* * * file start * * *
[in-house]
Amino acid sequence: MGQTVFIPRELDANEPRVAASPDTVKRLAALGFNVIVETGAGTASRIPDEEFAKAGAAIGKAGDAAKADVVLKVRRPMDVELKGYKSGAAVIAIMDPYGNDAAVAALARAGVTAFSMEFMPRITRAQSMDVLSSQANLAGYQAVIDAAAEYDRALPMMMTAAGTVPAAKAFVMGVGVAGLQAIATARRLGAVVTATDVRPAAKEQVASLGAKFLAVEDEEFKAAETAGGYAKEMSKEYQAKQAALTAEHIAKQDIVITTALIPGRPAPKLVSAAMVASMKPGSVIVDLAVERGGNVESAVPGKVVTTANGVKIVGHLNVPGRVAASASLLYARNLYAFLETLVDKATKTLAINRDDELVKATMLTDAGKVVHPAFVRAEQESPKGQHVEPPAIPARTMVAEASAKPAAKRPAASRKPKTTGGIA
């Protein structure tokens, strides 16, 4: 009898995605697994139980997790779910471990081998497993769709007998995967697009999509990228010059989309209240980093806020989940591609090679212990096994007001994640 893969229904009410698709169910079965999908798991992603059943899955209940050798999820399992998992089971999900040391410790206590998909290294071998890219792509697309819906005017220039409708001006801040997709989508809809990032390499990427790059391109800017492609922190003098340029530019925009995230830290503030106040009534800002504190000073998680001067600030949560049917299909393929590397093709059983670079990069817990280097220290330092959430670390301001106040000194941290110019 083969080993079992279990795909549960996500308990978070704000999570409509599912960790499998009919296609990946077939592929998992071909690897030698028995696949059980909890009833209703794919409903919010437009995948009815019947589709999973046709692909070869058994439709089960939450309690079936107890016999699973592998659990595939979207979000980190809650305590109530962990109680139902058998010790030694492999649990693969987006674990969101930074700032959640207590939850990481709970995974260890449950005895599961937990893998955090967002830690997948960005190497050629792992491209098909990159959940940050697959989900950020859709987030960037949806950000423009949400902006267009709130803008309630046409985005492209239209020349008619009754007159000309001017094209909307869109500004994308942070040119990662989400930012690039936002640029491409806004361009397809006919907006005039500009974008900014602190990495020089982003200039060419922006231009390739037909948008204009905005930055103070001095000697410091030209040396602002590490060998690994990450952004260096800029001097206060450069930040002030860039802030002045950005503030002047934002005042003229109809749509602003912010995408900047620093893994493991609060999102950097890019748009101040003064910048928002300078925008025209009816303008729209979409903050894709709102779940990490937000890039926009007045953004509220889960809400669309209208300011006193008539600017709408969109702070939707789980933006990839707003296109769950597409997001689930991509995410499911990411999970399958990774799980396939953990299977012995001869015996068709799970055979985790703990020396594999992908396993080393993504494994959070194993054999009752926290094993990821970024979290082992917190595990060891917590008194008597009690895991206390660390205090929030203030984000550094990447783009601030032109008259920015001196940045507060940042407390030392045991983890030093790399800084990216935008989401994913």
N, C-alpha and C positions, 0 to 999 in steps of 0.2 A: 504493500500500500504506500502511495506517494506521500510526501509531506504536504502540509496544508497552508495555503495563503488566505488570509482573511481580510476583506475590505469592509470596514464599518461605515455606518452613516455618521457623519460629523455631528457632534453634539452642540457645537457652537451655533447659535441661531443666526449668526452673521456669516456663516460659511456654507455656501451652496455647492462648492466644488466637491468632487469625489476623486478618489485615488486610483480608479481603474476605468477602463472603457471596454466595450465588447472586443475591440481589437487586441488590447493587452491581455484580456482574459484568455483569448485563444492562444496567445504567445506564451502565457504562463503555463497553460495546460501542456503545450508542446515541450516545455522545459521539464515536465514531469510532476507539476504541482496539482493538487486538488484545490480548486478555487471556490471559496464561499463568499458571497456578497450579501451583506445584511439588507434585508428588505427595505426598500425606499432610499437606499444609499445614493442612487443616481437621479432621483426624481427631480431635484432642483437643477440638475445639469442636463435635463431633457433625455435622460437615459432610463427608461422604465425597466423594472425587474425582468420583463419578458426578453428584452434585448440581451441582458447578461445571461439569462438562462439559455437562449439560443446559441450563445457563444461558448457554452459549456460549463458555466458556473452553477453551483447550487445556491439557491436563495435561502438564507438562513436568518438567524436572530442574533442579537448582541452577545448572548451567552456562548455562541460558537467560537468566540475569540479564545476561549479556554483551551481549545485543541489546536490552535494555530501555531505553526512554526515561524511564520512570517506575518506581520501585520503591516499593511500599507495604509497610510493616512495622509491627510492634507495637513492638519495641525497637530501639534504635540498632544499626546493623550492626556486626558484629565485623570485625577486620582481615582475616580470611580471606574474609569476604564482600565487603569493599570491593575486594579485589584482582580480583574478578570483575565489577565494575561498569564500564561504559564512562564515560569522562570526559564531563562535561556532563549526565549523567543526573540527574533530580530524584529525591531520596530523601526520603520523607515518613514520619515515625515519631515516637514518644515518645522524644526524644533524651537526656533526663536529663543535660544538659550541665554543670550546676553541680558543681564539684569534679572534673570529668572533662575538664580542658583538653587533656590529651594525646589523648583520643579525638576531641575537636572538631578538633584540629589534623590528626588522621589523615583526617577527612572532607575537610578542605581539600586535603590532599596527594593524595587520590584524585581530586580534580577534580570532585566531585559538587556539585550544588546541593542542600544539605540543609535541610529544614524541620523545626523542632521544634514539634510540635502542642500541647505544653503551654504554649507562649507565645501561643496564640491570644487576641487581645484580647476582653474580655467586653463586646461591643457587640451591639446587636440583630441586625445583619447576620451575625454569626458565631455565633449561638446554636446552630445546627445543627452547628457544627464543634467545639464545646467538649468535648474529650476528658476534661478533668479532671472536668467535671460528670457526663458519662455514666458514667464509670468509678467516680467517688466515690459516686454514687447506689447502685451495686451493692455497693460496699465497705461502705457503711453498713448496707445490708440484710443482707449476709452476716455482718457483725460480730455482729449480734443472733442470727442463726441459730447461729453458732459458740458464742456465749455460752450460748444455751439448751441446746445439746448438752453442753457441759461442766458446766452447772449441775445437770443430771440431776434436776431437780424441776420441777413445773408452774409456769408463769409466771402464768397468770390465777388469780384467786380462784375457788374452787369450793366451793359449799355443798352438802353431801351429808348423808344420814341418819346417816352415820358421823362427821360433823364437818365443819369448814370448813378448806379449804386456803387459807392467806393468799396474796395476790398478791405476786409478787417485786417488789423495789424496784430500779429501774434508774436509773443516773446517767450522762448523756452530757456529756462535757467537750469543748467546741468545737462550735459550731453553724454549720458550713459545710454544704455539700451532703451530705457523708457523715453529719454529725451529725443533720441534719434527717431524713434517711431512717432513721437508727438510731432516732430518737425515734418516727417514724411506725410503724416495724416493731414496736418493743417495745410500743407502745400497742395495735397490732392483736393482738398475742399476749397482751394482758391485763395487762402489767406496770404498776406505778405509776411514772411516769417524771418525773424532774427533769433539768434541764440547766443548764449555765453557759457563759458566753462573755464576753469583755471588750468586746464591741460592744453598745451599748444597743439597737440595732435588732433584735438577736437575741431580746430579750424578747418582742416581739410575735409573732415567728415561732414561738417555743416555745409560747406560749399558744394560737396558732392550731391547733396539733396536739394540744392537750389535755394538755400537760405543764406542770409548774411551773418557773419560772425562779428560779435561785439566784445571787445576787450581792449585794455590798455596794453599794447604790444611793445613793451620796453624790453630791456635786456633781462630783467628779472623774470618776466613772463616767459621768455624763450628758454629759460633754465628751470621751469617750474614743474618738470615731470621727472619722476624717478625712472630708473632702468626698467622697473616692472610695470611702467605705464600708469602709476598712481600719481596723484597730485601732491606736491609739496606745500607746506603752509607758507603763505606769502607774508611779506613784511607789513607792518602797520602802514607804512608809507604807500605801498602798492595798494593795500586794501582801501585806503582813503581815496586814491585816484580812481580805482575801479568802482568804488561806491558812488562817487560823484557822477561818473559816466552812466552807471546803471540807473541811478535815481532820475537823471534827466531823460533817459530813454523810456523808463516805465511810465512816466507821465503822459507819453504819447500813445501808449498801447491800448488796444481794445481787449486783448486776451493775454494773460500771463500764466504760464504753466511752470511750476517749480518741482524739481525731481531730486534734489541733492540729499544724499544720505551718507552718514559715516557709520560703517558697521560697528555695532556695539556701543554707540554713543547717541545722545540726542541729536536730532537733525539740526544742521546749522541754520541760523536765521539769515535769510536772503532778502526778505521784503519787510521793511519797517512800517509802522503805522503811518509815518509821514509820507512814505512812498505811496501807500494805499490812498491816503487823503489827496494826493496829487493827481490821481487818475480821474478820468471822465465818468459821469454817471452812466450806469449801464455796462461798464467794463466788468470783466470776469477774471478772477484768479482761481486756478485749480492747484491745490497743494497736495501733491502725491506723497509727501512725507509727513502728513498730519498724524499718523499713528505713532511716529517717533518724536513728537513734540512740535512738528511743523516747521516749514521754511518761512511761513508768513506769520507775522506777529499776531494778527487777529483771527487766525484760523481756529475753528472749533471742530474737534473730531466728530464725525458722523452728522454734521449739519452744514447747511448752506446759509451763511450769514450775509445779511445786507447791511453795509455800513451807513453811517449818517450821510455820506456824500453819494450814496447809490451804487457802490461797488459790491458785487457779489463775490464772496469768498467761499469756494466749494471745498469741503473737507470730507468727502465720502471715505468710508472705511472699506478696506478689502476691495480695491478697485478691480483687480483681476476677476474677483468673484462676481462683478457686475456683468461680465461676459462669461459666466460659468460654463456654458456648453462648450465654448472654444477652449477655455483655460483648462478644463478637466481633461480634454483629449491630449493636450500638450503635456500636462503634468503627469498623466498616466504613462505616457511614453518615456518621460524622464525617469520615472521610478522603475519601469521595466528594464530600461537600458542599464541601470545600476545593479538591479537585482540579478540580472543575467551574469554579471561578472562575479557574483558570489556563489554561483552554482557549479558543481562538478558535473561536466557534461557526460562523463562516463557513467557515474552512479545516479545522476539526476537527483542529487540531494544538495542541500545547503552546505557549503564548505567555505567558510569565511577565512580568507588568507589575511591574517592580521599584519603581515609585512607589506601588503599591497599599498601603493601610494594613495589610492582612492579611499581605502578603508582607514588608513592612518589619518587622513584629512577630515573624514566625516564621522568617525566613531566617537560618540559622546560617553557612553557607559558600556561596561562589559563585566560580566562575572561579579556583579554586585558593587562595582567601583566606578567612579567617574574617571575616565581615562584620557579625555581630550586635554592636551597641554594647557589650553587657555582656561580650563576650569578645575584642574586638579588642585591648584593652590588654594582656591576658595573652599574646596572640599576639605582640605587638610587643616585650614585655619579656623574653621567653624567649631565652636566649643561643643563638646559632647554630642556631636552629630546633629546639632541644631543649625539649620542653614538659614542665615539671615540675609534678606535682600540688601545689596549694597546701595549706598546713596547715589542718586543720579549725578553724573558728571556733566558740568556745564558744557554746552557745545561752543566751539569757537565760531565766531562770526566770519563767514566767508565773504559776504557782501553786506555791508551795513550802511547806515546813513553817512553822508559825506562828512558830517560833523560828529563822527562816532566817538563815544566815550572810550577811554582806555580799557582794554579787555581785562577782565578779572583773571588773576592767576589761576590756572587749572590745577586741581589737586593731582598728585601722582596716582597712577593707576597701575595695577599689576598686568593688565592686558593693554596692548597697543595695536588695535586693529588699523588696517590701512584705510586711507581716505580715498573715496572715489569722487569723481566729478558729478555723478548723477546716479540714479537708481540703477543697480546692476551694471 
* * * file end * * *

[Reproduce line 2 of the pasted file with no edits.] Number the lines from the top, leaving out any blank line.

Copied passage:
Amino acid sequence: MGQTVFIPRELDANEPRVAASPDTVKRLAALGFNVIVETGAGTASRIPDEEFAKAGAAIGKAGDAAKADVVLKVRRPMDVELKGYKSGAAVIAIMDPYGNDAAVAALARAGVTAFSMEFMPRITRAQSMDVLSSQANLAGYQAVIDAAAEYDRALPMMMTAAGTVPAAKAFVMGVGVAGLQAIATARRLGAVVTATDVRPAAKEQVASLGAKFLAVEDEEFKAAETAGGYAKEMSKEYQAKQAALTAEHIAKQDIVITTALIPGRPAPKLVSAAMVASMKPGSVIVDLAVERGGNVESAVPGKVVTTANGVKIVGHLNVPGRVAASASLLYARNLYAFLETLVDKATKTLAINRDDELVKATMLTDAGKVVHPAFVRAEQESPKGQHVEPPAIPARTMVAEASAKPAAKRPAASRKPKTTGGIA